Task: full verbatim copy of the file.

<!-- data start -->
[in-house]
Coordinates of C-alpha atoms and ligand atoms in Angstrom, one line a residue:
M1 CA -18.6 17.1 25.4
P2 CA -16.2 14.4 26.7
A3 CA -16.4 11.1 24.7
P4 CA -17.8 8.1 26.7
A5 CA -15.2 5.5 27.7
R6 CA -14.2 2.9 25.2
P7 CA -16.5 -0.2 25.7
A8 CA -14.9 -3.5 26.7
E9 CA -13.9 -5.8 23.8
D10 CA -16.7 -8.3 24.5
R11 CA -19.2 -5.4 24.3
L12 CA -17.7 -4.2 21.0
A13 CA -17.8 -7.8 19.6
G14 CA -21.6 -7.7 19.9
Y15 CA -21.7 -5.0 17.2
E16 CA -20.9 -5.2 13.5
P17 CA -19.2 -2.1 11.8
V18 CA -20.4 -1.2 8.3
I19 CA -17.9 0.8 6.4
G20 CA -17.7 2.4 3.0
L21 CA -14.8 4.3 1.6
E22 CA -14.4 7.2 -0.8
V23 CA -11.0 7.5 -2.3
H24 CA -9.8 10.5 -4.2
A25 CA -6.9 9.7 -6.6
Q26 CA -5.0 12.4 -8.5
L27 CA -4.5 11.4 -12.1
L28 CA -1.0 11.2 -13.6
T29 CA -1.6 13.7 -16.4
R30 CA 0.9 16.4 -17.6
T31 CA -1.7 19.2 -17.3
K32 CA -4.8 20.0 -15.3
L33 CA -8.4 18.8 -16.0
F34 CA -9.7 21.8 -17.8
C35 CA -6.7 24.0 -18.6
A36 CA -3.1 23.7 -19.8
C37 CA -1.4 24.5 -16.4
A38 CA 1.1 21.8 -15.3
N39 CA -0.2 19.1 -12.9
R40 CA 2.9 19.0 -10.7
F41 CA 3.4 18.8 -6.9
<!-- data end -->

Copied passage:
[in-house]
Coordinates of C-alpha atoms and ligand atoms in Angstrom, one line a residue:
M1 CA -18.6 17.1 25.4
P2 CA -16.2 14.4 26.7
A3 CA -16.4 11.1 24.7
P4 CA -17.8 8.1 26.7
A5 CA -15.2 5.5 27.7
R6 CA -14.2 2.9 25.2
P7 CA -16.5 -0.2 25.7
A8 CA -14.9 -3.5 26.7
E9 CA -13.9 -5.8 23.8
D10 CA -16.7 -8.3 24.5
R11 CA -19.2 -5.4 24.3
L12 CA -17.7 -4.2 21.0
A13 CA -17.8 -7.8 19.6
G14 CA -21.6 -7.7 19.9
Y15 CA -21.7 -5.0 17.2
E16 CA -20.9 -5.2 13.5
P17 CA -19.2 -2.1 11.8
V18 CA -20.4 -1.2 8.3
I19 CA -17.9 0.8 6.4
G20 CA -17.7 2.4 3.0
L21 CA -14.8 4.3 1.6
E22 CA -14.4 7.2 -0.8
V23 CA -11.0 7.5 -2.3
H24 CA -9.8 10.5 -4.2
A25 CA -6.9 9.7 -6.6
Q26 CA -5.0 12.4 -8.5
L27 CA -4.5 11.4 -12.1
L28 CA -1.0 11.2 -13.6
T29 CA -1.6 13.7 -16.4
R30 CA 0.9 16.4 -17.6
T31 CA -1.7 19.2 -17.3
K32 CA -4.8 20.0 -15.3
L33 CA -8.4 18.8 -16.0
F34 CA -9.7 21.8 -17.8
C35 CA -6.7 24.0 -18.6
A36 CA -3.1 23.7 -19.8
C37 CA -1.4 24.5 -16.4
A38 CA 1.1 21.8 -15.3
N39 CA -0.2 19.1 -12.9
R40 CA 2.9 19.0 -10.7
F41 CA 3.4 18.8 -6.9